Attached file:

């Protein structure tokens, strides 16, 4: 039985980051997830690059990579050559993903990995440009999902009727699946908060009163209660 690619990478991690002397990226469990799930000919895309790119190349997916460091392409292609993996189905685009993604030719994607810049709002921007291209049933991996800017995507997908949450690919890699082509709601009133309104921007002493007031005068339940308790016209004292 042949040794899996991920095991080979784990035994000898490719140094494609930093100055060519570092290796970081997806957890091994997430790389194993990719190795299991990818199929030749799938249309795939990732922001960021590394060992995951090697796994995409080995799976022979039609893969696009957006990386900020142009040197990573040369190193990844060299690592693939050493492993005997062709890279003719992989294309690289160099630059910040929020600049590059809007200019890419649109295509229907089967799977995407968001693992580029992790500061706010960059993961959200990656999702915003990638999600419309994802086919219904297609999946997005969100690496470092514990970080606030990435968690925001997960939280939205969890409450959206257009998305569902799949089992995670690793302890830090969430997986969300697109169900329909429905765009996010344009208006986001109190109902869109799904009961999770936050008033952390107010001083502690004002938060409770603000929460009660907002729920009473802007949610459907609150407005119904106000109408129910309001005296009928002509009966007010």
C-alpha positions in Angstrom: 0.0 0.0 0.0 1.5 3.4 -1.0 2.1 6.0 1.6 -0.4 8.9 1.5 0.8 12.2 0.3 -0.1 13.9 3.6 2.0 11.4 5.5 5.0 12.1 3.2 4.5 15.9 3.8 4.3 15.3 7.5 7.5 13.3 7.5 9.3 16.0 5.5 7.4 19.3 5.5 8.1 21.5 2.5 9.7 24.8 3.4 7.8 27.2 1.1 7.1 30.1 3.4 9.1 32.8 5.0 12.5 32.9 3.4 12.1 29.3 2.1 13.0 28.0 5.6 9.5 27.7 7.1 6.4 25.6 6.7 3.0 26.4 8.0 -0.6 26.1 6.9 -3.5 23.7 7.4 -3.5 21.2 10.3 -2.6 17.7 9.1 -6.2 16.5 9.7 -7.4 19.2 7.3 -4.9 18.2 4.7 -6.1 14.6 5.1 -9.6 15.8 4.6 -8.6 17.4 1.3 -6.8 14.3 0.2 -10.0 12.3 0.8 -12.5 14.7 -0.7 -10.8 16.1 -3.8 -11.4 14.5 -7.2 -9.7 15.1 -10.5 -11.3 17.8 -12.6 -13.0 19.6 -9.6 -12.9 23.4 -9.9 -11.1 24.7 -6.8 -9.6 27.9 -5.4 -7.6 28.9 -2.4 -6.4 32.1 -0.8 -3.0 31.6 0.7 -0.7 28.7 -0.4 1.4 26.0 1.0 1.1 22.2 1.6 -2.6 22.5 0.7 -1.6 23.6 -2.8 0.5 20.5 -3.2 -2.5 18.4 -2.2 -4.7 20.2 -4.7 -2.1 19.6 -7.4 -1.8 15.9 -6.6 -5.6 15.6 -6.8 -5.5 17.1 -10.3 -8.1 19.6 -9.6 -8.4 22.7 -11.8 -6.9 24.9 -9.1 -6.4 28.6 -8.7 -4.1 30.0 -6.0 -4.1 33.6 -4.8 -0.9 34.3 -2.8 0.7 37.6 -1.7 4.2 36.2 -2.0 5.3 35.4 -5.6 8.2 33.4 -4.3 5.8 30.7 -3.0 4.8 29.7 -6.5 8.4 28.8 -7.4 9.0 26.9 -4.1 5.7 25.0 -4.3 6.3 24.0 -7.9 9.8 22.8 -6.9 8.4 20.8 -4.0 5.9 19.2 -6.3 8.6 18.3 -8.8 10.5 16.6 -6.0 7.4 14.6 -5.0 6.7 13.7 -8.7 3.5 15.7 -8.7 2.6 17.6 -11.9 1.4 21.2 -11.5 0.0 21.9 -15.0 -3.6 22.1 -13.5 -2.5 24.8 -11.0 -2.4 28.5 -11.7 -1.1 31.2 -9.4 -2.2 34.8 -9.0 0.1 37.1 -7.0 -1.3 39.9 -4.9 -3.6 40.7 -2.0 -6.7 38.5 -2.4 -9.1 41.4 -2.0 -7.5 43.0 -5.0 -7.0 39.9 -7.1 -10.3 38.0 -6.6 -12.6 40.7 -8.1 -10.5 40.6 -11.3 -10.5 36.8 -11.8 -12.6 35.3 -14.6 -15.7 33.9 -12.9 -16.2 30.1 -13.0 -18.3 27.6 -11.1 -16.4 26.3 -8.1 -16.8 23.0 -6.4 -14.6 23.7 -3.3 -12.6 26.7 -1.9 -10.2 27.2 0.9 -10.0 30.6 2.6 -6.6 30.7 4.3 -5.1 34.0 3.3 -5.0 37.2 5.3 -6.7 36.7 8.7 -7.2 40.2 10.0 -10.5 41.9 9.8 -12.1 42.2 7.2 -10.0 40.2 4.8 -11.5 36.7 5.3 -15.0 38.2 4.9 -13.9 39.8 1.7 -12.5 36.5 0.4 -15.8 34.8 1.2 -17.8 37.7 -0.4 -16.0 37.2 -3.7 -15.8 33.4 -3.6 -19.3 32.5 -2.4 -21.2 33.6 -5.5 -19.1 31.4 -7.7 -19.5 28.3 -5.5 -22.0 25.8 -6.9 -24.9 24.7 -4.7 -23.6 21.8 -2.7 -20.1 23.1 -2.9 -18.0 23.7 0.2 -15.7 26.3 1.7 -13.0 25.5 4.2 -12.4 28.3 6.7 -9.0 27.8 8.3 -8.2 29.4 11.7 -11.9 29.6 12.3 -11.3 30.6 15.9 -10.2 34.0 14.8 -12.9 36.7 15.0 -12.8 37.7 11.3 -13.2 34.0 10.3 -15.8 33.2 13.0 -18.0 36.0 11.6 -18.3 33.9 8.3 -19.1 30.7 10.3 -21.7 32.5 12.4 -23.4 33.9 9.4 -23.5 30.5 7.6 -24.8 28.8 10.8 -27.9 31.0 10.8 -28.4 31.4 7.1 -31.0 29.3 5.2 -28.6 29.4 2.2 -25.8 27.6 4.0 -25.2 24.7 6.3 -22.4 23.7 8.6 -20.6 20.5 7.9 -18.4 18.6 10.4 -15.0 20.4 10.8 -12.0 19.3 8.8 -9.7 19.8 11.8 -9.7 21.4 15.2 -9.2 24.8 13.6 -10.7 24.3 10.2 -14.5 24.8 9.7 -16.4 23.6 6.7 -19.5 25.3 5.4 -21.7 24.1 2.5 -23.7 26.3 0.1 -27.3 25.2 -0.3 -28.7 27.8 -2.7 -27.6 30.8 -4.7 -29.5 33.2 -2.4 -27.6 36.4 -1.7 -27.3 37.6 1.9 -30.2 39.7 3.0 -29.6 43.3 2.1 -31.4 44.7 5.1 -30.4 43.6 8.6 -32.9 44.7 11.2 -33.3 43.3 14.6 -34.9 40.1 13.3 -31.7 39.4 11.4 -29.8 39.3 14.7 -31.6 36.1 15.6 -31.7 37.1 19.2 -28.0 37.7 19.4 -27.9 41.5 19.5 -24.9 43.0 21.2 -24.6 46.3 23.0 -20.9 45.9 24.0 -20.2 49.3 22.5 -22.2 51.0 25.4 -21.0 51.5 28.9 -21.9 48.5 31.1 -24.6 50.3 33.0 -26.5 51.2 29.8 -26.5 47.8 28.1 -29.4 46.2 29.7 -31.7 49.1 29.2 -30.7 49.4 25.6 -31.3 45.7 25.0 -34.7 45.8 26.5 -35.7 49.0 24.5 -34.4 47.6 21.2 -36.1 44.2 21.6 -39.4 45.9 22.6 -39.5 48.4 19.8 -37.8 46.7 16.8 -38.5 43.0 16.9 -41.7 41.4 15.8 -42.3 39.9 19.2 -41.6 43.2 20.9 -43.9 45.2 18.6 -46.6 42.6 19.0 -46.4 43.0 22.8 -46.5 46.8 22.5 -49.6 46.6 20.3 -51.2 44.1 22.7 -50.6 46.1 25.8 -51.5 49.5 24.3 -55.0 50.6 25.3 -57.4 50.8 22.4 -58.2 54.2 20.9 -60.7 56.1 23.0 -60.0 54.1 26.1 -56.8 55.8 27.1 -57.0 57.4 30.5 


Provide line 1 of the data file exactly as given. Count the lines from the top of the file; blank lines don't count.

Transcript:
């Protein structure tokens, strides 16, 4: 039985980051997830690059990579050559993903990995440009999902009727699946908060009163209660 690619990478991690002397990226469990799930000919895309790119190349997916460091392409292609993996189905685009993604030719994607810049709002921007291209049933991996800017995507997908949450690919890699082509709601009133309104921007002493007031005068339940308790016209004292 042949040794899996991920095991080979784990035994000898490719140094494609930093100055060519570092290796970081997806957890091994997430790389194993990719190795299991990818199929030749799938249309795939990732922001960021590394060992995951090697796994995409080995799976022979039609893969696009957006990386900020142009040197990573040369190193990844060299690592693939050493492993005997062709890279003719992989294309690289160099630059910040929020600049590059809007200019890419649109295509229907089967799977995407968001693992580029992790500061706010960059993961959200990656999702915003990638999600419309994802086919219904297609999946997005969100690496470092514990970080606030990435968690925001997960939280939205969890409450959206257009998305569902799949089992995670690793302890830090969430997986969300697109169900329909429905765009996010344009208006986001109190109902869109799904009961999770936050008033952390107010001083502690004002938060409770603000929460009660907002729920009473802007949610459907609150407005119904106000109408129910309001005296009928002509009966007010």